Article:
The Dirty Youth - Gold Dust Cover Artwork   Now the band uncages their second album and Gold Dust takes little time to stir up attention and appetite with its presence. Opener I’m Not Listening To You is an instantly eager protagonist just as quickly capturing the imagination with a stabbing tirade of beats from drummer Freddie Green matched by raw strikes of guitar wrapped in expressive melodies courtesy of Matt Bond’s keys. Hitting a magnetic stride straight after, the song becomes an enticing web of riffs and melodies spread by the guitars of Luke Padfield and Bond and courted by the great throaty bass lures provided by Leon Watkins and the equally dramatic swings of Green. Within its first minute the song shows that predictability has no place in the music of The Dirty Youth, every moment adding new twists ensuring the verse chorus verse etc. passage is never the same second time around. Vocally Danni Monroe, also showing great diversity in her delivery, is a rich flame to the song, a focal point around which surrounding sounds lick to earn their rightful share of praise.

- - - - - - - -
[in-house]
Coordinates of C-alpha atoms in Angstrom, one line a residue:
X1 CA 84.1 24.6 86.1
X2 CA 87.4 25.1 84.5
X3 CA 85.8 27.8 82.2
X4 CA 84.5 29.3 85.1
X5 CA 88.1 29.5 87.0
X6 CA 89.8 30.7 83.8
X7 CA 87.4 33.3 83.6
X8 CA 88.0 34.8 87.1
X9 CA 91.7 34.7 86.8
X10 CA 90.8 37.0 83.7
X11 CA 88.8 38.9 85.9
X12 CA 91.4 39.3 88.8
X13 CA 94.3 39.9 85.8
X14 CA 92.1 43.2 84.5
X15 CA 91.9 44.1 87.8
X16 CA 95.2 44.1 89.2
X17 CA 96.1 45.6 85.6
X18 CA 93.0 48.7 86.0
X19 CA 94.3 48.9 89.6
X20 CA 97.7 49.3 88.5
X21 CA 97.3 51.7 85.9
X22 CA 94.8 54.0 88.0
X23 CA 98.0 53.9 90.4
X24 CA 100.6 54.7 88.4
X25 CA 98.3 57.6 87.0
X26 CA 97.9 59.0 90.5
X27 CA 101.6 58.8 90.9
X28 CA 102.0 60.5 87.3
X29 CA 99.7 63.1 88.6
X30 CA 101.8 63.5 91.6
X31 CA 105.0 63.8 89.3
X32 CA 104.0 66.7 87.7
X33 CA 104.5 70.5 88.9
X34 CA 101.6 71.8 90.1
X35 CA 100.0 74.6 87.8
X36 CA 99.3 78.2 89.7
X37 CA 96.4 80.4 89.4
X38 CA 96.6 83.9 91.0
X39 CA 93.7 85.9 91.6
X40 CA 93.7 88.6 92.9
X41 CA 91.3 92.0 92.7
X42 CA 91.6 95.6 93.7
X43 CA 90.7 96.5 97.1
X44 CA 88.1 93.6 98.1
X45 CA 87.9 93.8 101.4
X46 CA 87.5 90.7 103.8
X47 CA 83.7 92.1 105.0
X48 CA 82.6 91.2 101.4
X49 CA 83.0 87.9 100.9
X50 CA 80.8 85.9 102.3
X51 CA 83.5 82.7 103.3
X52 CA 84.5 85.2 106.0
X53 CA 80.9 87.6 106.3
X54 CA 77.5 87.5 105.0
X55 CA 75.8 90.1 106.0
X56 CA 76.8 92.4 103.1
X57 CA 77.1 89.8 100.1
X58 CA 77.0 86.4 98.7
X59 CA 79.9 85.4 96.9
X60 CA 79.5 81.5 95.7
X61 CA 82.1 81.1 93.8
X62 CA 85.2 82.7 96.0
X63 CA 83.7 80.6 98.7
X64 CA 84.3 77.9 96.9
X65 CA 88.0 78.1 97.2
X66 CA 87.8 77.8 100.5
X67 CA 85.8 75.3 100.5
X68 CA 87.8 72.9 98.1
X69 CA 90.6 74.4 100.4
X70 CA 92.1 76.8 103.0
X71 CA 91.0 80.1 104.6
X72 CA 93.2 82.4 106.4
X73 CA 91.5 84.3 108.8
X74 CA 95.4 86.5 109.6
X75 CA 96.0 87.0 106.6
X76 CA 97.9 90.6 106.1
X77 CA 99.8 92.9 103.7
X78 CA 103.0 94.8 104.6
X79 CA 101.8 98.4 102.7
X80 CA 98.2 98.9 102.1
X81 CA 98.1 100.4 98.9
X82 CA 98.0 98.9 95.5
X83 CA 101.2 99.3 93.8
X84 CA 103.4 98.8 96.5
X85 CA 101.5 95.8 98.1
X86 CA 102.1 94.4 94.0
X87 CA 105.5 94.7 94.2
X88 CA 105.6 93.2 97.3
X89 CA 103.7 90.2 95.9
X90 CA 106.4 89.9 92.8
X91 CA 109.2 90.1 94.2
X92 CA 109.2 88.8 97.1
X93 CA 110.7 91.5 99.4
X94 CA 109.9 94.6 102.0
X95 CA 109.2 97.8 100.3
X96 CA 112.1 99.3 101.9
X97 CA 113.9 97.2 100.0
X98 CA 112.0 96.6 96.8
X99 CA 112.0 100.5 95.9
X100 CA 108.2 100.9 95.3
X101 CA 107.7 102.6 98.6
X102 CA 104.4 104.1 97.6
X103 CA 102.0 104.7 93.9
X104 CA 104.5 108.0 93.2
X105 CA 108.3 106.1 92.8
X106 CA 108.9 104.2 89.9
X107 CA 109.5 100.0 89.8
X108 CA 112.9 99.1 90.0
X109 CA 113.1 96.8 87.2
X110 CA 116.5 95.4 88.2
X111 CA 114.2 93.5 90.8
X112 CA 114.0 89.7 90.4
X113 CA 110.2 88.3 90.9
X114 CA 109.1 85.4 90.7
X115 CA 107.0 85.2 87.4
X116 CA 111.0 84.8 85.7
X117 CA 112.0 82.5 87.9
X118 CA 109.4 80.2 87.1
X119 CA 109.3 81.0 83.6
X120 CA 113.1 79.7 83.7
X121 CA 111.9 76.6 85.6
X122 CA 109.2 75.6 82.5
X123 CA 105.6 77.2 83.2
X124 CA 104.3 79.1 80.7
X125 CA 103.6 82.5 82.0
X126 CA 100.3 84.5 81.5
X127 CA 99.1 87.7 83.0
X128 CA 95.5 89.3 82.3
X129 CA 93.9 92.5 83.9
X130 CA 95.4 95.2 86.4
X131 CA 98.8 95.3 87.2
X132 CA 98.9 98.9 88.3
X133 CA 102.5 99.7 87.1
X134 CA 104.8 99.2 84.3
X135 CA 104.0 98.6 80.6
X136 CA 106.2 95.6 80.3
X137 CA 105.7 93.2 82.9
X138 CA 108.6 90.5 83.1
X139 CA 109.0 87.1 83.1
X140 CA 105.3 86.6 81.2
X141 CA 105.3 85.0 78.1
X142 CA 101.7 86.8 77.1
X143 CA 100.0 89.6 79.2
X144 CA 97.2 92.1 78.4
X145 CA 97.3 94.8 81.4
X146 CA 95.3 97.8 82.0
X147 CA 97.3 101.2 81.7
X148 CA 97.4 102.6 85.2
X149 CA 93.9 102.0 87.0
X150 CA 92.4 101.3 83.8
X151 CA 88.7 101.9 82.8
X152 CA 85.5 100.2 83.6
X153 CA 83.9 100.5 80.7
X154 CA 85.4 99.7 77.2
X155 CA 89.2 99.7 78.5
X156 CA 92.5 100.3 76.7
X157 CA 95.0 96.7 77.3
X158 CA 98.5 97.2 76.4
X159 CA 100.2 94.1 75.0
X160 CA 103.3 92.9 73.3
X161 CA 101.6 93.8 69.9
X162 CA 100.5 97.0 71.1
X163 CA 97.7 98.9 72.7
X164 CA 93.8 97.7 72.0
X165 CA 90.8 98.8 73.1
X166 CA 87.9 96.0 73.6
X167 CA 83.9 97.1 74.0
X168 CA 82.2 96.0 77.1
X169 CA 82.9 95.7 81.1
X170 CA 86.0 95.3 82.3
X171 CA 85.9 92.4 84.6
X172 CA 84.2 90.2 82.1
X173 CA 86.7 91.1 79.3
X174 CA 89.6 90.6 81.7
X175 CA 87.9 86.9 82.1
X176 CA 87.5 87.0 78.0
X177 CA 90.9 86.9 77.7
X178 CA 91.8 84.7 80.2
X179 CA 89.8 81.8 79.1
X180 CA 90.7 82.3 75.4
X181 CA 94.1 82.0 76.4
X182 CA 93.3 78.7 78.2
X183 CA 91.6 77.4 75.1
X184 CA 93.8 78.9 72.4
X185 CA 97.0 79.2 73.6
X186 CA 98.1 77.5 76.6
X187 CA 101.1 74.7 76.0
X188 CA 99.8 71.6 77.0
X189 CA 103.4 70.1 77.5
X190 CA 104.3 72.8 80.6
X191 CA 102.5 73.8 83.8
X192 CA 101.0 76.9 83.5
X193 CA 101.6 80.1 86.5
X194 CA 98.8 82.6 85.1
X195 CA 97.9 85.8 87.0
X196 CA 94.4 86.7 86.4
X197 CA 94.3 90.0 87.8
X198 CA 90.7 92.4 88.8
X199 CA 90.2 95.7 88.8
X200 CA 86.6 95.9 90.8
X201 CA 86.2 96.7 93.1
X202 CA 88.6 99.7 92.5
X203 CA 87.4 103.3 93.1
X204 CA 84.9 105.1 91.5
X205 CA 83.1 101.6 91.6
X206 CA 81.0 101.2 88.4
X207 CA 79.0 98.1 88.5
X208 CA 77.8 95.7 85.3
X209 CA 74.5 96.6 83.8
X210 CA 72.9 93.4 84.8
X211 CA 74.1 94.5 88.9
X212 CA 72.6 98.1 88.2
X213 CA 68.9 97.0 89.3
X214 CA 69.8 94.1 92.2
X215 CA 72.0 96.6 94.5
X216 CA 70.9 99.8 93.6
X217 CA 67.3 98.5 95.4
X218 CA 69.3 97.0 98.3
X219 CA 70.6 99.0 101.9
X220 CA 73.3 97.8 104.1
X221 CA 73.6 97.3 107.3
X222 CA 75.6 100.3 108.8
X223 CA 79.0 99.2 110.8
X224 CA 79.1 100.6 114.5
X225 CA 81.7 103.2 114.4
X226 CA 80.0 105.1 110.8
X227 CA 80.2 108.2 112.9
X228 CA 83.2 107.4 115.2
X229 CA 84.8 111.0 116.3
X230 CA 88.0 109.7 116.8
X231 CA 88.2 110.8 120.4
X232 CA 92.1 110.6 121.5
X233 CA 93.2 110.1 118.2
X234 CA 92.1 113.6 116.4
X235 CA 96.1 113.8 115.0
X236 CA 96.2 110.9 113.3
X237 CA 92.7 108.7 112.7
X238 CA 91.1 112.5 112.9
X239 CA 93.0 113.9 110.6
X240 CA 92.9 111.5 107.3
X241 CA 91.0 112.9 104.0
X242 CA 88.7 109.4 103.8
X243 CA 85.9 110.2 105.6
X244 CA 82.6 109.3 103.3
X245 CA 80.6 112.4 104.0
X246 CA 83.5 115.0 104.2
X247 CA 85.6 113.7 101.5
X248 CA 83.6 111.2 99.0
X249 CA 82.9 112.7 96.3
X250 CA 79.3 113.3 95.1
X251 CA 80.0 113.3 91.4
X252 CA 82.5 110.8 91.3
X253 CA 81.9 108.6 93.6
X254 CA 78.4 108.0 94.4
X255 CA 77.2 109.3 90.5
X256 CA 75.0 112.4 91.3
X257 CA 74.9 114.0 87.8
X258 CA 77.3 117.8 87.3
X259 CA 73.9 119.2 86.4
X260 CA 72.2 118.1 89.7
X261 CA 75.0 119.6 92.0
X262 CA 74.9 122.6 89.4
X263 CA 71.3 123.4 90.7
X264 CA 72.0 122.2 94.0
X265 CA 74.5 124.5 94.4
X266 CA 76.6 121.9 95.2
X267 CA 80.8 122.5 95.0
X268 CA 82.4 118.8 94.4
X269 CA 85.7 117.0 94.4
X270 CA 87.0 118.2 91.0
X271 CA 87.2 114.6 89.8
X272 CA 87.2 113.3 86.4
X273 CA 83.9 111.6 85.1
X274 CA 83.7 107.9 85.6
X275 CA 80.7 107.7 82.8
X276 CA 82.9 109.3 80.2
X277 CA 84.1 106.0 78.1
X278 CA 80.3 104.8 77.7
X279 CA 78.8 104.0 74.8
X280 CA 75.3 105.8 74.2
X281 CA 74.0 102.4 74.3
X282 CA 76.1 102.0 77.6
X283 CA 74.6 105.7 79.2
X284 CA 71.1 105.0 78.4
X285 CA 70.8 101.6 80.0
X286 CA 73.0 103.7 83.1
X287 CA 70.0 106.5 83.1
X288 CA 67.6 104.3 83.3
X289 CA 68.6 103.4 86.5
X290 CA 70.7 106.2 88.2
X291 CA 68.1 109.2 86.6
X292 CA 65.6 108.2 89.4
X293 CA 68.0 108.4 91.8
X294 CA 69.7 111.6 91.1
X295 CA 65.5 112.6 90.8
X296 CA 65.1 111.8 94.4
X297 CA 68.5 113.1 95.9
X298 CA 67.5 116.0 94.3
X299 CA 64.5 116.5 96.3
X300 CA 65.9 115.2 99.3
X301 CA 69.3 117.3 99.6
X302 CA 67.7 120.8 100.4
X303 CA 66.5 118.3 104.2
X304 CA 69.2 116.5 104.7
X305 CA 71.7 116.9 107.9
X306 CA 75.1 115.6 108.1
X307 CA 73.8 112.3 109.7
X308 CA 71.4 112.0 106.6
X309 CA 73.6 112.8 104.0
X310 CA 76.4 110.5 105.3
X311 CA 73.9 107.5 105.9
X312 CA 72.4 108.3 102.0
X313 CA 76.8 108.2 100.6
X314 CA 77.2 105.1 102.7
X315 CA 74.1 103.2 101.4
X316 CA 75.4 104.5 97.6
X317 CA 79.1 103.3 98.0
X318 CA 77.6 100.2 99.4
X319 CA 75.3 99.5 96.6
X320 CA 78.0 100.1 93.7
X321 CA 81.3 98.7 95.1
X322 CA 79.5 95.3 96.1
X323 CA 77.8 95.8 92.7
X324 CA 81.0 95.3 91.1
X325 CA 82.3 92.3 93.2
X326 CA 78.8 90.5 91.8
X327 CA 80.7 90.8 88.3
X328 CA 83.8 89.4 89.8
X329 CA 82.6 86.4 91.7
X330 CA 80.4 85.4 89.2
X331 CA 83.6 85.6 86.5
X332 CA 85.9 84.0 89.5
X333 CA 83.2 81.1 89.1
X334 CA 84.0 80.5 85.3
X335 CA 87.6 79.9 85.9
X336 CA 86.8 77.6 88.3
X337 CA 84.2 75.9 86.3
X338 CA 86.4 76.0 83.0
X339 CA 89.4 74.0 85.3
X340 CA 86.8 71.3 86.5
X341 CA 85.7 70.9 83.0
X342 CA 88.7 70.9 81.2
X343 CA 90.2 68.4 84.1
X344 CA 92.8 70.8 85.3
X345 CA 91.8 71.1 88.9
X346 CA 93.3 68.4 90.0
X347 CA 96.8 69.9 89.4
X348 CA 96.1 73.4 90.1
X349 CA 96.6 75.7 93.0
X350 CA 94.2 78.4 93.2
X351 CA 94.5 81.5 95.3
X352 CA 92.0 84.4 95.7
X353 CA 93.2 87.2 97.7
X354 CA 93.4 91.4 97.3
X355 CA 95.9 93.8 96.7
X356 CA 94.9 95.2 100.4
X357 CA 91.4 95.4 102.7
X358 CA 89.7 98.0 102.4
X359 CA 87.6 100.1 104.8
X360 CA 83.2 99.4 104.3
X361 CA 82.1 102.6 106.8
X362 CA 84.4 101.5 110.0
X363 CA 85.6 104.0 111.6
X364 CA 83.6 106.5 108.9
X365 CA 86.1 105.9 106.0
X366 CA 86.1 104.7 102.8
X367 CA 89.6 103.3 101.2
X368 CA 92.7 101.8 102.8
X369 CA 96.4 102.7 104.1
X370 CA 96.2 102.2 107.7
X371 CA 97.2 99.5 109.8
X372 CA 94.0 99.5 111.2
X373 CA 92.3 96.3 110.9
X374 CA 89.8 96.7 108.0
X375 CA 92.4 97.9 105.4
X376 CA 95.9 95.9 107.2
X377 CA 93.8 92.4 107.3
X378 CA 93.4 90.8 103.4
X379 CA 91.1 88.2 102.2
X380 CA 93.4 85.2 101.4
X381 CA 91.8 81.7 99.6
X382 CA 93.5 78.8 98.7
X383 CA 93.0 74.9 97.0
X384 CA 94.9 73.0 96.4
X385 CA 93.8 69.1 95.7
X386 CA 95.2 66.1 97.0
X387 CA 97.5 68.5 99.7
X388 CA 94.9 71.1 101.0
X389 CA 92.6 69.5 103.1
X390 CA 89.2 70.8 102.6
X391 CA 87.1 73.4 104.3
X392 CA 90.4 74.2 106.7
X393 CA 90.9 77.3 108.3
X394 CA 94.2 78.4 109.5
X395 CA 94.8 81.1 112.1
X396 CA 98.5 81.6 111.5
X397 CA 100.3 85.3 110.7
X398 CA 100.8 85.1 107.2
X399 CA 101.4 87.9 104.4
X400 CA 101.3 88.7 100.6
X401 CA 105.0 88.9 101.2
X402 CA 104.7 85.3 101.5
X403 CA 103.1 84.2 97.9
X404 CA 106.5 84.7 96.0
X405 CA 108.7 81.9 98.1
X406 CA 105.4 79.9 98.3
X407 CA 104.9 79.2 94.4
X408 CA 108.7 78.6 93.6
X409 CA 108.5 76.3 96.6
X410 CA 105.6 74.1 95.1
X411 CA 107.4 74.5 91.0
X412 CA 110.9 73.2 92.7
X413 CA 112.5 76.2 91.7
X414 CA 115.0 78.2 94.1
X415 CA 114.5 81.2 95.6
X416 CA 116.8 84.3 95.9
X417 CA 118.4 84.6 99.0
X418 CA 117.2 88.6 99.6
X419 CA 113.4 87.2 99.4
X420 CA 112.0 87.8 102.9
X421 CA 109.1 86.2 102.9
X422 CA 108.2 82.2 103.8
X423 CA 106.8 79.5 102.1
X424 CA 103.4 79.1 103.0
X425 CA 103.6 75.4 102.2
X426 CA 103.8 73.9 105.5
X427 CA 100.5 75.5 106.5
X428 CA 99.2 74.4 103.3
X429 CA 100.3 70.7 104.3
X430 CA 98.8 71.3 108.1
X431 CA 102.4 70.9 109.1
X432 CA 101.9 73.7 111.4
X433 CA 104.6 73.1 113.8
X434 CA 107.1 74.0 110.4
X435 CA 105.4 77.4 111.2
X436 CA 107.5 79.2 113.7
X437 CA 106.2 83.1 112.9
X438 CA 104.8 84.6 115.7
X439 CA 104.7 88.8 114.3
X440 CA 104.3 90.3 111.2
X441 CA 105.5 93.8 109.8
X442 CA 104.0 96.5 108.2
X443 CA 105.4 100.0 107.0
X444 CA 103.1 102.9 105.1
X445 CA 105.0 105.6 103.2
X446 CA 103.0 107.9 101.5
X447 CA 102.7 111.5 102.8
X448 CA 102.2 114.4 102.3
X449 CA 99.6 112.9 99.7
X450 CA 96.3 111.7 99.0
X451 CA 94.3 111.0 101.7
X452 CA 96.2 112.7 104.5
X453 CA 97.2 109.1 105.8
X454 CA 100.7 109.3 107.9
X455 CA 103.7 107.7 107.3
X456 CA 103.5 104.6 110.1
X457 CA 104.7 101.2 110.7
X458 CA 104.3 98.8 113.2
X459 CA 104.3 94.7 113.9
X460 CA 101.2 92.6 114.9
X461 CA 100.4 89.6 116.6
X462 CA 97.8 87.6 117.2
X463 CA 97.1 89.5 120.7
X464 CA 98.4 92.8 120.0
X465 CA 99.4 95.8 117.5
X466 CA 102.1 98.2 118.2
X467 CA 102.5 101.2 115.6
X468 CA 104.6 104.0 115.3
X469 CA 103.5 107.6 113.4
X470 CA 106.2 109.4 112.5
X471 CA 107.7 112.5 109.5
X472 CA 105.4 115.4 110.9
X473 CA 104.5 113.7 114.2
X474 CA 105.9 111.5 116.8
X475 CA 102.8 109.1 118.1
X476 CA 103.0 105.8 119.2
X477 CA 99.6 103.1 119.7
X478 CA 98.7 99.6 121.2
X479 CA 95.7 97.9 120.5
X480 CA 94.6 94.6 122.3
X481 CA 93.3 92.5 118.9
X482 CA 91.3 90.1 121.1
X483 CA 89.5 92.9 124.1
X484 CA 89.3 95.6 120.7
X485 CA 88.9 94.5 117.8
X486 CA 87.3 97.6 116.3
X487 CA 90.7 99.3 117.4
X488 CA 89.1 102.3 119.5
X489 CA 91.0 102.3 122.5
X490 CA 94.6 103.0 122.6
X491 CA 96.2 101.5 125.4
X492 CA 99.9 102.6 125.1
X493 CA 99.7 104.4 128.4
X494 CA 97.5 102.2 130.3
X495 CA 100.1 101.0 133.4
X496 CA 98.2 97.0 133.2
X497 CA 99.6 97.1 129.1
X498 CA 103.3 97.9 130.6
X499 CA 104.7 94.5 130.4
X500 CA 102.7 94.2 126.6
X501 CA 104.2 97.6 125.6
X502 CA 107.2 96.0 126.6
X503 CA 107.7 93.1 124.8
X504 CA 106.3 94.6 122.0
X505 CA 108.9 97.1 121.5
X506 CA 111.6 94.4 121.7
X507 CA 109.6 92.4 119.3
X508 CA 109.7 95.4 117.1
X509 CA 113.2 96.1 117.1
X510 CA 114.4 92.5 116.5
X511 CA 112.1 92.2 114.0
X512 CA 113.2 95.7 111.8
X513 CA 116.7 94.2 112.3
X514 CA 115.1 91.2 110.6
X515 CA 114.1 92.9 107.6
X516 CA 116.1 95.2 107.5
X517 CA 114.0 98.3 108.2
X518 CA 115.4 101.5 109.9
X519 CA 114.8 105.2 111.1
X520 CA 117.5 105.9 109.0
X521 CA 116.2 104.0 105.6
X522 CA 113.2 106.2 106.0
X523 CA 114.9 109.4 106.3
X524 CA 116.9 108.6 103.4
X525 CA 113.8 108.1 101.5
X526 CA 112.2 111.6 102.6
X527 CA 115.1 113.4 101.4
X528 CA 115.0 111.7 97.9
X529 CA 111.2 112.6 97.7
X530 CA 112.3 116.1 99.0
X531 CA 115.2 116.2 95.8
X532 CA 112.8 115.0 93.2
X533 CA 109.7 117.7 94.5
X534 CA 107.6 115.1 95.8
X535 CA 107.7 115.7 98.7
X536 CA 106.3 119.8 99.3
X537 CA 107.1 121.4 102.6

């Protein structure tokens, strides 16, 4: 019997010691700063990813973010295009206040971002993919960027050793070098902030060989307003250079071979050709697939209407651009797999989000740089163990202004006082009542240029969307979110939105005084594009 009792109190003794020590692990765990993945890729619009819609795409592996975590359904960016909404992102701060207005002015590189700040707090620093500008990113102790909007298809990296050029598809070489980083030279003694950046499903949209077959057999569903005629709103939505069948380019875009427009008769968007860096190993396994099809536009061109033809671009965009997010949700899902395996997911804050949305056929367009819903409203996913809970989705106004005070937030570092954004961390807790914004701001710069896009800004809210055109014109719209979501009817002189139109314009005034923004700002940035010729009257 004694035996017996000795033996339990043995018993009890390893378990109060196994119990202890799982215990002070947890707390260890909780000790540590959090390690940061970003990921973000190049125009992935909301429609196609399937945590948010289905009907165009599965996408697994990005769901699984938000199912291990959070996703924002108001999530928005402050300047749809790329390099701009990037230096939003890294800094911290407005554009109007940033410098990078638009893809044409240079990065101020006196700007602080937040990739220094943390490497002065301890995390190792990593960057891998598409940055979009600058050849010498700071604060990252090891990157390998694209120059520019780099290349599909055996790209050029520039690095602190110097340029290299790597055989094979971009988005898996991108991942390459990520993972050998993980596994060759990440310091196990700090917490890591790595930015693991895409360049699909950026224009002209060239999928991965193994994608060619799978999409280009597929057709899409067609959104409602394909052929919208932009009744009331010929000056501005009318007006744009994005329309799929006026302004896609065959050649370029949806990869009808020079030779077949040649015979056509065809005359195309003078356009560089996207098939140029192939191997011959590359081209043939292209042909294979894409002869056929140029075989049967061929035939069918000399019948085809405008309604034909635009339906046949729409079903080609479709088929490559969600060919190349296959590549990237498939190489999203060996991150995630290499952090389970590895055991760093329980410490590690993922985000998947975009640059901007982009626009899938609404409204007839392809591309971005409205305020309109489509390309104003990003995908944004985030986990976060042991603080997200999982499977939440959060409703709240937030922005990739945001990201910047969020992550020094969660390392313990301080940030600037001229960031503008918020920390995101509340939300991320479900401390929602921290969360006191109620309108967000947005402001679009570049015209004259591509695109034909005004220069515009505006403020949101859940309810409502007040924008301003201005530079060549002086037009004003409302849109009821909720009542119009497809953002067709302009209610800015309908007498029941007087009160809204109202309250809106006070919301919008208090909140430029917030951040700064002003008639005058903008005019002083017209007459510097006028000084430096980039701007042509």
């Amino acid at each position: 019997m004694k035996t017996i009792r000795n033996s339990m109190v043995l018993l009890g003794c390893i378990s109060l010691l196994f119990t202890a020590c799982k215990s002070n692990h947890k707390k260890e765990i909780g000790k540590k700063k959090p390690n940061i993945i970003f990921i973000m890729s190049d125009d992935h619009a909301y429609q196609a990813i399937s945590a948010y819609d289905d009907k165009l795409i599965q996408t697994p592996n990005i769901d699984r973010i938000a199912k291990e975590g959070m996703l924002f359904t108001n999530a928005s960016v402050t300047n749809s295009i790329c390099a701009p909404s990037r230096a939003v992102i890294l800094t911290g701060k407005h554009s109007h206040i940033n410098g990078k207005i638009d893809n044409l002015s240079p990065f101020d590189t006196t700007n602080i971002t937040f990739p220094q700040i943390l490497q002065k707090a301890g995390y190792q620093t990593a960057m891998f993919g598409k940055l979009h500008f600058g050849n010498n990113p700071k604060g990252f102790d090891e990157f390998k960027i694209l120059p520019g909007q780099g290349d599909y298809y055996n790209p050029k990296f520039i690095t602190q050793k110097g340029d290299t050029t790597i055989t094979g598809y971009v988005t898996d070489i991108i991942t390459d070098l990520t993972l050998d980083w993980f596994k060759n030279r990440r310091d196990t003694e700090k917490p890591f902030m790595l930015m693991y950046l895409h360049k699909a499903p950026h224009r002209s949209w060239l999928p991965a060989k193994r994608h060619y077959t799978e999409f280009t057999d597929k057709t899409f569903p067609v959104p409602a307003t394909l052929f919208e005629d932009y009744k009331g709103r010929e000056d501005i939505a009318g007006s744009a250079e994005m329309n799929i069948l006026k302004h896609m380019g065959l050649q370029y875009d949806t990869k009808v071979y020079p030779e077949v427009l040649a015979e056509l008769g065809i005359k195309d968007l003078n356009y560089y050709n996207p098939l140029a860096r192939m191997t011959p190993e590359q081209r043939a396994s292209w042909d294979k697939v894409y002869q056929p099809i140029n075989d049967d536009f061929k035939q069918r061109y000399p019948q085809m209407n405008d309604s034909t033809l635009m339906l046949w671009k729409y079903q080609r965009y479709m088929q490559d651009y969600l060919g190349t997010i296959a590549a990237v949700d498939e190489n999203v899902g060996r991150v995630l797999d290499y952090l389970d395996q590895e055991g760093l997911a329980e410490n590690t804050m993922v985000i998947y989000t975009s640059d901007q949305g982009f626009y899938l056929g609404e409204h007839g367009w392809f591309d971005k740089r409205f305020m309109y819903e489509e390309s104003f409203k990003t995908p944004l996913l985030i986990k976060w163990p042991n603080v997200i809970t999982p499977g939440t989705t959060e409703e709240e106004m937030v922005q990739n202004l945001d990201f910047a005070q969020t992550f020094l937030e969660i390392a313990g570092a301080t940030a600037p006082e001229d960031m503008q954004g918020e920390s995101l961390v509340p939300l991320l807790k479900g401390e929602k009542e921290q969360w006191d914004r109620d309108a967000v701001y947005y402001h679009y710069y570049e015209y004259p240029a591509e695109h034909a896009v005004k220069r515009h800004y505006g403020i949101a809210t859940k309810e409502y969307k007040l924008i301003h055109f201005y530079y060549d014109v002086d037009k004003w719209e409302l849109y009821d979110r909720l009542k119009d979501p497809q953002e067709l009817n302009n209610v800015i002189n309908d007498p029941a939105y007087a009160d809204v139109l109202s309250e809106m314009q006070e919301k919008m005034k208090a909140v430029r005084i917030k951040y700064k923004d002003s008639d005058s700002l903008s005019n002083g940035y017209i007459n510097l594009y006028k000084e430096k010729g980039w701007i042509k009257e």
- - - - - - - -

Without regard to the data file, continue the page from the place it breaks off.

Alive comes next and similarly has ears and imagination enthralled with its vocally charged and impassioned croon. Encased in a cage of rhythmic agitation and a sweltering key bred atmosphere, the song has a more restrained embrace to its energy compared to the all-out stomp of the first, yet is just as creatively and emotionally tempestuous as keys, guitars and voice entangle to create a dramatic character.

Its successor Just Move On, explodes on a rolling temptation of again galvanic rhythms, expanding its bright and alluring adventure with a host of inescapable hooks and a melodic breeze of invigorating enterprise. Like the songs before it is a busy encounter in its own distinct way ensuring, as the album, every listen has a fresh feel to ears as more is discovered with the song’s depths.